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New Dollar Coins and ‘In God We Trust’

Claim: New U.S. dollar coins were designed with the motto “ In God We Trust ” omitted .

FALSE

Example: [Collected via e-mail, February 2007]

Since the 1950’s, “In God We Trust” has been our National Motto, and has been inscribed on the front of all coins and the back of all paper currency.
Since the 1950 ’ second, “ In God We Trust ” has been our National Motto, and has been inscribed on the front of all coins and the back of all newspaper currentness. This newfangled coin came out this calendar month. The U.S. Mint hopes the redesign $ 1 coin will win acceptance with consumers .

It does not have “ In God We Trust ” on it. here ’ s another way of phasing God out of America .

U.S. Government to Release New Dollar Coins

You guessed it
‘ IN GOD WE TRUST ’
IS GONE ! ! !
Who primitively put ‘ In God We Trust ’ onto our currentness ?
My bet is that it was one of the Presidents on these coins .
All our U.S. Government has done is Dishonor them, and disgust me ! ! !
If ever there was a argue to boycott something, THIS IS IT ! ! ! !
DO NOT ACCEPT THE NEW DOLLAR COINS AS CHANGE
together we can force them out of circulation.

Origins: In 2007 the U.S. Mint began the unblock of a series of coins like in concept to the 50 State Quarters Program launched in 1999. This new series, the Presidential $ 1 Coin Program, features dollar coins identical in size, semblance, and composition to the
earlier Sacagawea dollar, each one bearing the likeness of a former U.S. President on the obverse ( front ) and a representation of the Statue of Liberty on the inverse ( back ). The presidential $ 1 coins will be released in series of four per year ( in order equate to the presidents ’ terms of office ) beginning in February 2007 .
merely as the first Presidential $ 1 coins rolled out of the Mint in early 2007, electronic mail began to circulate spreading the erroneous assertion that the new dollar coins did not include the phrase “ In God We Trust ” in their design. In fact, the Presidential dollars neither omitted the give voice “ In God We Trust ” nor demonstrated a plot to “ phase God out of America. ” As specified by Presidential $ 1 Coin Act of 2005, in order to allow for “ larger and more dramatic artwork ” on the coins ’ faces, the new Presidential $ 1 coins incorporated a few plan features not found on other current U.S. neologism, one of which is that elements typically displayed on either the obverse or reverse of U.S. coins — the year of mint, the mint mark, the motto from the Great Seal of the United States ( “ E Pluribus Unum ” ), and the current home motto of the United States ( “ In God We Trust ” ) — were alternatively included as edge-incused inscriptions. That is, all of these elements appeared on the edges of the new dollar coins quite than on their fronts or backs :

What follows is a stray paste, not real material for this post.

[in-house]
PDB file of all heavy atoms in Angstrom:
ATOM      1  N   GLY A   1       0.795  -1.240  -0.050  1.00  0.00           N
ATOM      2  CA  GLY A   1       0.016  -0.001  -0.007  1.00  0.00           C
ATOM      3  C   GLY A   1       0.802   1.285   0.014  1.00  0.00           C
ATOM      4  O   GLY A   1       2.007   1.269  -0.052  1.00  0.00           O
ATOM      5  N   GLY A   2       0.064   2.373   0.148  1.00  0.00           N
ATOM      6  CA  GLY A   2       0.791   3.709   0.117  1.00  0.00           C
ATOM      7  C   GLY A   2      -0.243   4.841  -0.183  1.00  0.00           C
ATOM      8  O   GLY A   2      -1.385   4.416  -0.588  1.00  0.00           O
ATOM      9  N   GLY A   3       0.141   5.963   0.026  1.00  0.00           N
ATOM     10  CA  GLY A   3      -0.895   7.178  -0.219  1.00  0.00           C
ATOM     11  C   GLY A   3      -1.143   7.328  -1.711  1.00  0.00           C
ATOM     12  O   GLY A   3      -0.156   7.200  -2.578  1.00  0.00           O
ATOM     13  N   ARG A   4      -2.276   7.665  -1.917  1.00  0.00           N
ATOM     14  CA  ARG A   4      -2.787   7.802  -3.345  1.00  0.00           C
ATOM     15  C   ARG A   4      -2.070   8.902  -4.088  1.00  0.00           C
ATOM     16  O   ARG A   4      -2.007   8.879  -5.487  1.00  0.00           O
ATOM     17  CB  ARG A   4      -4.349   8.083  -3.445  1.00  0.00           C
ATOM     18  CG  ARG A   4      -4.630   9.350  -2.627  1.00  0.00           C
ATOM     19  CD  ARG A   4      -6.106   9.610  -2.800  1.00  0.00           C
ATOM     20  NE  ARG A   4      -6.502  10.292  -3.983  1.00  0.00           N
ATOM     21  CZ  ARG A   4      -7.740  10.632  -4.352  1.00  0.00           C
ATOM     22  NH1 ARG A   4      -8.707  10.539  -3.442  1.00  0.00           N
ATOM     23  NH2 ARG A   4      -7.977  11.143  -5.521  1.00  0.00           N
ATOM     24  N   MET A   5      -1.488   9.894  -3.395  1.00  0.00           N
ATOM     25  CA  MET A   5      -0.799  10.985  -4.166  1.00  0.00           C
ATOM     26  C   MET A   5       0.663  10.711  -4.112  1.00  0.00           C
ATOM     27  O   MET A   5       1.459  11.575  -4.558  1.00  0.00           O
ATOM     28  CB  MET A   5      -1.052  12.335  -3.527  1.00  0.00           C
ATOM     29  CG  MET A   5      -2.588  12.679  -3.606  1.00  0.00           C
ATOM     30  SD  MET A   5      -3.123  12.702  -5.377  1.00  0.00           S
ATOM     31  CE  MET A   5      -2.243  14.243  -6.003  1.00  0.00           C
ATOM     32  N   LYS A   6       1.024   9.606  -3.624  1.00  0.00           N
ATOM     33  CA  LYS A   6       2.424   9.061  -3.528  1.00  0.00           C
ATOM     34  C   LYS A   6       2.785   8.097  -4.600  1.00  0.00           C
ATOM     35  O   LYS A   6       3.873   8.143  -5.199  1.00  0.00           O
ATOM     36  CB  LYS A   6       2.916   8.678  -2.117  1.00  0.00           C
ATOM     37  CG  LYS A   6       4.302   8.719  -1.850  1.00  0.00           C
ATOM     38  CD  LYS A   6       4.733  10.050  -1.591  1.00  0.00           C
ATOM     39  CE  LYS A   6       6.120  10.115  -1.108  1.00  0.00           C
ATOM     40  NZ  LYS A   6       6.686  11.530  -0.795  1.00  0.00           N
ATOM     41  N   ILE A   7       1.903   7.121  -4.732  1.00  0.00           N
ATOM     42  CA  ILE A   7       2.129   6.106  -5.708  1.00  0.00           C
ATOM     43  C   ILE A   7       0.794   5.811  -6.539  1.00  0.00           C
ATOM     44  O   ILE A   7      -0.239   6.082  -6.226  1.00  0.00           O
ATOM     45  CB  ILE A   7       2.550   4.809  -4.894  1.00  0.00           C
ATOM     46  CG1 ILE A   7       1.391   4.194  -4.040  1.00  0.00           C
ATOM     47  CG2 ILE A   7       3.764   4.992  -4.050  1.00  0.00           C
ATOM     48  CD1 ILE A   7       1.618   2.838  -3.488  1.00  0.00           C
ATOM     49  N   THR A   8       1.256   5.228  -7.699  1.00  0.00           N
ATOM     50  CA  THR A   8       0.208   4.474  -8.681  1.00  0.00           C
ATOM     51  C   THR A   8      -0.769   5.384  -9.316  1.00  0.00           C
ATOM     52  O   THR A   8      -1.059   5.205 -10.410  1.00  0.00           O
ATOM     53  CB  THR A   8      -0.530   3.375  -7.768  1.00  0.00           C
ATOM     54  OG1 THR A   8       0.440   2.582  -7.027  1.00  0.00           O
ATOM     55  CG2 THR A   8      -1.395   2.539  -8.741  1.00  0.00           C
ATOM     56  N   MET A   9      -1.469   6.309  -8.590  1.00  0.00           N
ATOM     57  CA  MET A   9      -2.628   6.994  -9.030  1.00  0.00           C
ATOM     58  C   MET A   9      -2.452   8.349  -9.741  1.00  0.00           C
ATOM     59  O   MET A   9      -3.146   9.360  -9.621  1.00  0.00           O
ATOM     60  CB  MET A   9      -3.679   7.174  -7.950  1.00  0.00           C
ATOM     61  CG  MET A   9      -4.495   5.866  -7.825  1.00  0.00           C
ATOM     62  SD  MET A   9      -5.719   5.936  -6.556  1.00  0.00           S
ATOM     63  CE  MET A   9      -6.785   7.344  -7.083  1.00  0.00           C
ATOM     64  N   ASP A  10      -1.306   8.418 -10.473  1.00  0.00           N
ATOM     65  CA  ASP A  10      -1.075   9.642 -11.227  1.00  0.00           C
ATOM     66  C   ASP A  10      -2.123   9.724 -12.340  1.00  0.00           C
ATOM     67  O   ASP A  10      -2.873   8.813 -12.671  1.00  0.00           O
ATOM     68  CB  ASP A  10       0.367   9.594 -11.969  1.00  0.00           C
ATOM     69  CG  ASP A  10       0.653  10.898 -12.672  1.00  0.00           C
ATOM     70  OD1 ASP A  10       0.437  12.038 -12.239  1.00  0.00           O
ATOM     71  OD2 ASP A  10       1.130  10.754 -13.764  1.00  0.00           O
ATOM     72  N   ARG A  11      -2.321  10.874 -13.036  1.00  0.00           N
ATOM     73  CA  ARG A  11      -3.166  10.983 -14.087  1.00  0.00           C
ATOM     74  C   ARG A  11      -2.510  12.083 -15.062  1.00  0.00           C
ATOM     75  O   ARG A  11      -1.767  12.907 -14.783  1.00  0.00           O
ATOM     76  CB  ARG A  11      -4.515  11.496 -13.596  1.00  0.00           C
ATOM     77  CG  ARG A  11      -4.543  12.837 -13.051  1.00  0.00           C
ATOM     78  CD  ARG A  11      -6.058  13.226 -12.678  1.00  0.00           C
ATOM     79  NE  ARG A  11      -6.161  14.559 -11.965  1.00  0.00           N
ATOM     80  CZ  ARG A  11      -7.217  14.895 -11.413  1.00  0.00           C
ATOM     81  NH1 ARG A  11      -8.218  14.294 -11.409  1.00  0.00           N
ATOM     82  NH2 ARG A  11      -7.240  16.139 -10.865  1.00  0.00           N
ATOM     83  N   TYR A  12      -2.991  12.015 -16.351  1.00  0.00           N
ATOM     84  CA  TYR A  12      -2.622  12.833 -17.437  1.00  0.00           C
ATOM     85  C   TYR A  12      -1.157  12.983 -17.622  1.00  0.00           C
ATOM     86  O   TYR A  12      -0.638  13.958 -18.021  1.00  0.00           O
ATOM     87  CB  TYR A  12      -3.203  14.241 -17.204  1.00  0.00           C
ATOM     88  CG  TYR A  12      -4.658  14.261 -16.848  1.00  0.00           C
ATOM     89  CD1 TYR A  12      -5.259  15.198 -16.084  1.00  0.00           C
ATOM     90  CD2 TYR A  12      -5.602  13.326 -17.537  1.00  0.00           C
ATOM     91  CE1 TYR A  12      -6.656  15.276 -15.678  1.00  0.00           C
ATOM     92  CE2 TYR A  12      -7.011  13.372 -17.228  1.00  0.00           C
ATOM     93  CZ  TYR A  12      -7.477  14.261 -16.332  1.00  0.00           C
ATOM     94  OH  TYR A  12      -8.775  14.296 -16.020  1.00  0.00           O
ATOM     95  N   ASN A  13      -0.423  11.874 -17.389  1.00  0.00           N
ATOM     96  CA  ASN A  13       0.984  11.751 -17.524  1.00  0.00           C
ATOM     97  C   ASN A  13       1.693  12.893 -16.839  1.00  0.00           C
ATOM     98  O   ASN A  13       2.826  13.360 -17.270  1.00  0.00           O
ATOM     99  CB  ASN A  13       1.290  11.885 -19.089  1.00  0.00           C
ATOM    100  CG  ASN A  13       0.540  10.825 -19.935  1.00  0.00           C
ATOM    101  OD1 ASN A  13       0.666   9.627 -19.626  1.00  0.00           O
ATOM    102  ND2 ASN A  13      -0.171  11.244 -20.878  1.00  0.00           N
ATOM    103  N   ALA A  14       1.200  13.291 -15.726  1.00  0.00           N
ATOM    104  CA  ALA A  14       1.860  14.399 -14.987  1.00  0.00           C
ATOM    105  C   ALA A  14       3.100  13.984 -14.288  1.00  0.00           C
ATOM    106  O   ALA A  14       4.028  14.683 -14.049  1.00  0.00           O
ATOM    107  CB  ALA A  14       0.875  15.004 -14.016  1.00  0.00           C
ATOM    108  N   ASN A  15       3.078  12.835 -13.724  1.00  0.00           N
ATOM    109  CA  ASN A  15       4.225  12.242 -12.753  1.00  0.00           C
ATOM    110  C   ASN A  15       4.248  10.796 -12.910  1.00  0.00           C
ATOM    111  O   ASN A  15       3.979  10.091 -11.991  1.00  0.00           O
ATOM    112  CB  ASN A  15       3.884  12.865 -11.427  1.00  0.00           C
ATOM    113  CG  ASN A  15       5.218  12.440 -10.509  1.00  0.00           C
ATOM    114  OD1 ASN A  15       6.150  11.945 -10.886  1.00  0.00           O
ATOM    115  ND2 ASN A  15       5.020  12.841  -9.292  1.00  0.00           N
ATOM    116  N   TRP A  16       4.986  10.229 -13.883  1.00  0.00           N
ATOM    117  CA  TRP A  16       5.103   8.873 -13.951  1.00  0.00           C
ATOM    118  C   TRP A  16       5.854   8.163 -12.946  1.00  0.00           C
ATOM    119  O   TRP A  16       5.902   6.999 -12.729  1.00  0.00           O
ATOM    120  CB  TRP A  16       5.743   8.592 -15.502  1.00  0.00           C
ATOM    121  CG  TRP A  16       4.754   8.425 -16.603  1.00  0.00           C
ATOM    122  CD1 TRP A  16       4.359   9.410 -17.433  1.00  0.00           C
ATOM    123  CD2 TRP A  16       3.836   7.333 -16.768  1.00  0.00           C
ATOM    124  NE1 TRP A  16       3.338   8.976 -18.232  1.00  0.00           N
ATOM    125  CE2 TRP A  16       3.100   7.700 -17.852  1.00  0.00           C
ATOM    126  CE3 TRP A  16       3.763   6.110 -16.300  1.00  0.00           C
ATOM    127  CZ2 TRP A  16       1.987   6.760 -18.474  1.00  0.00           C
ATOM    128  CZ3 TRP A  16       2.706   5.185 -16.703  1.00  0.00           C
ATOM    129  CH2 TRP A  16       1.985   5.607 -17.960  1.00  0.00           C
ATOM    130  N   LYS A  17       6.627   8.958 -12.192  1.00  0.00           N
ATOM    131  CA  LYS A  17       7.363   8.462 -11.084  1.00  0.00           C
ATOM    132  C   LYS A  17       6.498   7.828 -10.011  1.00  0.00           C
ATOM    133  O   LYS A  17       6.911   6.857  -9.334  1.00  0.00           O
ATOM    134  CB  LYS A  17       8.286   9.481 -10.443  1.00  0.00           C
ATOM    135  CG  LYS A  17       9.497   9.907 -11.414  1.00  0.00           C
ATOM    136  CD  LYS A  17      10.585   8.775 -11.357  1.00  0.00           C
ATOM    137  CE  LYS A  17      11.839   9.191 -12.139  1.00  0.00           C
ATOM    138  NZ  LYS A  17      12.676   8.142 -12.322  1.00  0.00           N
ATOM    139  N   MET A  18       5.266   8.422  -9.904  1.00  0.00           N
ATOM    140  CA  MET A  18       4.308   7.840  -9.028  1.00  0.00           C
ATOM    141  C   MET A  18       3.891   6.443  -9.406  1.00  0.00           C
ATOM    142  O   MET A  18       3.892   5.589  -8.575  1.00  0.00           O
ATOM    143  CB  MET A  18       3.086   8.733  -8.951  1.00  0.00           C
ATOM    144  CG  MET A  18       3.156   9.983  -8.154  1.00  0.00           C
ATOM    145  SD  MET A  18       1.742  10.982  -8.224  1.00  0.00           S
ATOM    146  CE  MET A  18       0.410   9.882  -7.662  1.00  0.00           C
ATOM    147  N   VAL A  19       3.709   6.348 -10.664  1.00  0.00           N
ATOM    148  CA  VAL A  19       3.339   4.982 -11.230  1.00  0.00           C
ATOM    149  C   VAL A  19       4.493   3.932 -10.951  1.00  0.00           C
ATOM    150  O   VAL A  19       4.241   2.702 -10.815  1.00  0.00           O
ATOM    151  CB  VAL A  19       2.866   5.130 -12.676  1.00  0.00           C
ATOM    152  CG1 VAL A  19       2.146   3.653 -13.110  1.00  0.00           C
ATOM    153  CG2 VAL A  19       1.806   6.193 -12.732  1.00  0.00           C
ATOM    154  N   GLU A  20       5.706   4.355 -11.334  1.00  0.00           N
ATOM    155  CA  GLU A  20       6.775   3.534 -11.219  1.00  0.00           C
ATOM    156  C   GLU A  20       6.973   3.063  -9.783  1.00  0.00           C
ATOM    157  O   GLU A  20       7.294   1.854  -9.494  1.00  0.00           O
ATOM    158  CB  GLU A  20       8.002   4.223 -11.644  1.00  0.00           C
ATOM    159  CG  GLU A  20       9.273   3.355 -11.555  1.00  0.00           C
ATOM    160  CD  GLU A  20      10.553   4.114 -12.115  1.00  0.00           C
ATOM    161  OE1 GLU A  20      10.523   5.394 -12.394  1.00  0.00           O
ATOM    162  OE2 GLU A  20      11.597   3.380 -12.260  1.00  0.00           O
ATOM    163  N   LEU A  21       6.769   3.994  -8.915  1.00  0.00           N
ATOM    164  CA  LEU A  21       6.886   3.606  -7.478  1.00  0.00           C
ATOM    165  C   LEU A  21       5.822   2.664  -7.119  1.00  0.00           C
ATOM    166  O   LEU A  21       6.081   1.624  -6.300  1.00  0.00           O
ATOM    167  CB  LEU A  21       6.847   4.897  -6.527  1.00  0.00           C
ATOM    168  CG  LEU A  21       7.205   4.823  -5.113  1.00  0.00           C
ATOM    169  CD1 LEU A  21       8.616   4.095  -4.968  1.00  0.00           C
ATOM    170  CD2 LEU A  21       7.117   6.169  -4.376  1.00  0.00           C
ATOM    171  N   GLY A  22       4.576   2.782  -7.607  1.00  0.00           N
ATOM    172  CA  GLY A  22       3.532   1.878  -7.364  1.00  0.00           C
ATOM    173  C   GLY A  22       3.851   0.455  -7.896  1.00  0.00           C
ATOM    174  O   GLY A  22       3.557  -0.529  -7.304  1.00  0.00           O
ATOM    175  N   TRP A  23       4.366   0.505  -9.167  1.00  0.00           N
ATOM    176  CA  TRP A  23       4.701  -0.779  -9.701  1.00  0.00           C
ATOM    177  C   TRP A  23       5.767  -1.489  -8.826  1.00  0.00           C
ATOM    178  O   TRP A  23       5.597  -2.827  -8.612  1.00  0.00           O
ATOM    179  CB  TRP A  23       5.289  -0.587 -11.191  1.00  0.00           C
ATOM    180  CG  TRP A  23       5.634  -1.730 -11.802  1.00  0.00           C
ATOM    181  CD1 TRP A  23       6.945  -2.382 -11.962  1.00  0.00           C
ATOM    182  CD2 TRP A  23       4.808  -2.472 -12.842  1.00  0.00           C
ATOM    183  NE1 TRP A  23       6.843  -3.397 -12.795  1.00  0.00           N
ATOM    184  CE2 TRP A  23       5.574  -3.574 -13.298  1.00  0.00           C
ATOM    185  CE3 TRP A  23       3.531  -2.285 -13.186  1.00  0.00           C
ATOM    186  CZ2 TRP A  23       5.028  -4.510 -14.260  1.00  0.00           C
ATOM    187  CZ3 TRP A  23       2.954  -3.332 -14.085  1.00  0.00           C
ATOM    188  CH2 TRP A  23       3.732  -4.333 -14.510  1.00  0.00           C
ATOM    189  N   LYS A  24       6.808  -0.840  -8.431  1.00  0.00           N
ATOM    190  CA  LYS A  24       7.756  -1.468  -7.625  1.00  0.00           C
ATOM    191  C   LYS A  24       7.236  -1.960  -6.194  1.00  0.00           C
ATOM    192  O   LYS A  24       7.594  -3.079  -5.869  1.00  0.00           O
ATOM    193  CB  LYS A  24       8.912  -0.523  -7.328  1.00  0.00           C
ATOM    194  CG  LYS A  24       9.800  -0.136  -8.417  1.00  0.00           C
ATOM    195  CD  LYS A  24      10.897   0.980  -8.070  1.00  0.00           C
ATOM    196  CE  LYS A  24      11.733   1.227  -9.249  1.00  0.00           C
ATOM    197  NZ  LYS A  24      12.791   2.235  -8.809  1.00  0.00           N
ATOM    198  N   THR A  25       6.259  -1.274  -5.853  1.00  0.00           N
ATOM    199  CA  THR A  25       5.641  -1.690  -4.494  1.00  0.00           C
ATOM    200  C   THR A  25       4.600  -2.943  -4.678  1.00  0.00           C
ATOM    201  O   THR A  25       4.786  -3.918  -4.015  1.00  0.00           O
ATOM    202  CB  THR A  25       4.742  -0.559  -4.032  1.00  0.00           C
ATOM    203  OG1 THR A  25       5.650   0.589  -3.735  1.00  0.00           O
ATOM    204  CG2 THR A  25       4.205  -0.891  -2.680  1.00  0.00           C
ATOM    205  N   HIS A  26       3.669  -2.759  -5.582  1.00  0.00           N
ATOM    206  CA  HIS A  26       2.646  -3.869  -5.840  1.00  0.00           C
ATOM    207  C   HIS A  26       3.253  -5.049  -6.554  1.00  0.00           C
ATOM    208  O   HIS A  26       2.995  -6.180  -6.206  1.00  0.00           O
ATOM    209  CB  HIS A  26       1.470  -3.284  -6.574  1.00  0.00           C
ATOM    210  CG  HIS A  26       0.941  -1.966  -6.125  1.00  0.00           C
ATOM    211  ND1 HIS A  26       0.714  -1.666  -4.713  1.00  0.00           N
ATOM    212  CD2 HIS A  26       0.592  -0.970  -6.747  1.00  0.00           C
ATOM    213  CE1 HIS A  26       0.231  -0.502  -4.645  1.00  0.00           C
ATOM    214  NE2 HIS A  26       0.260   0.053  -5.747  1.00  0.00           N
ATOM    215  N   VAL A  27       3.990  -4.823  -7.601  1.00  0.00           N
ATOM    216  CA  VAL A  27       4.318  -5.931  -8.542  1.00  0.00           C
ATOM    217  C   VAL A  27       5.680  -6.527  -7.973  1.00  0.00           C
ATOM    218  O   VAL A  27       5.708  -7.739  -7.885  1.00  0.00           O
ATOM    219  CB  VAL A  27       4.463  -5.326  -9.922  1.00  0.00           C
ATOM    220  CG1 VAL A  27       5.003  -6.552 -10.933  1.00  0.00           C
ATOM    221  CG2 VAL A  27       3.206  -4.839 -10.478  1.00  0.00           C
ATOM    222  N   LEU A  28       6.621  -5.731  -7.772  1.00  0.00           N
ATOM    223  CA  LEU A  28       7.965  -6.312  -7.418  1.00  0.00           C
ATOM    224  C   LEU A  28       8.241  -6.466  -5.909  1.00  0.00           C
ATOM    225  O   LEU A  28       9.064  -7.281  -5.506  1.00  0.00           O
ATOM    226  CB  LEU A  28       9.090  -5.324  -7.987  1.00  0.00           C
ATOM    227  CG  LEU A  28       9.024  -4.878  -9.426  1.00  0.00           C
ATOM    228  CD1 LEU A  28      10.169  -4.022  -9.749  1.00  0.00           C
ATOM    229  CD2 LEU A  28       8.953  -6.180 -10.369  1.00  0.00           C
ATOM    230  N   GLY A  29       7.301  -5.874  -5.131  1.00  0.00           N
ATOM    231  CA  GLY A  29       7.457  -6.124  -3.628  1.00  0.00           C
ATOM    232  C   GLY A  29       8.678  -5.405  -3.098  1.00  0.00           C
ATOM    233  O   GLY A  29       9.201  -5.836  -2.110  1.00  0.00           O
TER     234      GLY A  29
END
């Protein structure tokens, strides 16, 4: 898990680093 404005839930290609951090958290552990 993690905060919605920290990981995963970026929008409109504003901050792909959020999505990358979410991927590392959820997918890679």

The surveil photograph shows how the national motto is stamped as an edge-incused inscription on a dollar coin blank :


( humble quantities of the George Washington and John Adams presidential dollars were discovered to be missing their edge inscriptions shortly after the initial exhaust of those coins, but those examples were the consequence of minting errors and were not reflective of the new dollars ’ intended standard appearance. The pigeonhole of the faces and the adding of the edge inscriptions are divide steps in the mint march and involve the use of unlike machinery. )
With the passage of the Consolidated Appropriations Act of 2008, Congress reversed its previous specifications and instructed the U.S. Mint to move the “ In God We Trust ” motto from the edge to the front or back of the presidential $ 1 coins “ a soon as is practicable. ” Beginning with the first Presidential $ 1 coin issued in 2009 ( which bore the likeness of the one-ninth U.S. President, William Henry Harrison ), the motto was repositioned to the bottom left parcel of the obverse :

One traditional feature of speech that has been left off the new dollar coins is the appearance of the word “ Liberty. ” The U.S. Mint explained the change by noting that “ each mint represents this crucial value by depicting the Statue of Liberty on the change by reversal ” :


Last updated: 1 January 2013

Sources:

    Jefferson, Jennifer.   “Mis-Stamped Coins Found in Tallahassee.”

    Tallahassee Democrat.   24 February 2007.
    Associated Press.   “U.S. Mint Goofs Again, Strikes Dollar Coins Without Inscription.”

    19 June 2007.
    Winston-Salem Journal.   “‘In God We Trust’ Motto Will Be Moved on Dollar Coins.”

    5 January 2008.

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